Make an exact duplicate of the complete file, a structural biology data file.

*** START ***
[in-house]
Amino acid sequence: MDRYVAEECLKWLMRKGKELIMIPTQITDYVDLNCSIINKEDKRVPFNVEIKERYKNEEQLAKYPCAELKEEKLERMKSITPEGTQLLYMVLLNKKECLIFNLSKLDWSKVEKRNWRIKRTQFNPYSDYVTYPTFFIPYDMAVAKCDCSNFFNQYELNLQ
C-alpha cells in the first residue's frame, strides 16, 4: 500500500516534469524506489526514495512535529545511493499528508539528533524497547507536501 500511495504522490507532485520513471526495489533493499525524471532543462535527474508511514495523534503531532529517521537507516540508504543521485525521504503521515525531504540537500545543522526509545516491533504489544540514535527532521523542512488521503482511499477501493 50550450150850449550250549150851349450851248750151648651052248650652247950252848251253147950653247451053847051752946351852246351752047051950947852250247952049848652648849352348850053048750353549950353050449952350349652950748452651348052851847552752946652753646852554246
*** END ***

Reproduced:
[in-house]
Amino acid sequence: MDRYVAEECLKWLMRKGKELIMIPTQITDYVDLNCSIINKEDKRVPFNVEIKERYKNEEQLAKYPCAELKEEKLERMKSITPEGTQLLYMVLLNKKECLIFNLSKLDWSKVEKRNWRIKRTQFNPYSDYVTYPTFFIPYDMAVAKCDCSNFFNQYELNLQ
C-alpha cells in the first residue's frame, strides 16, 4: 500500500516534469524506489526514495512535529545511493499528508539528533524497547507536501 500511495504522490507532485520513471526495489533493499525524471532543462535527474508511514495523534503531532529517521537507516540508504543521485525521504503521515525531504540537500545543522526509545516491533504489544540514535527532521523542512488521503482511499477501493 50550450150850449550250549150851349450851248750151648651052248650652247950252848251253147950653247451053847051752946351852246351752047051950947852250247952049848652648849352348850053048750353549950353050449952350349652950748452651348052851847552752946652753646852554246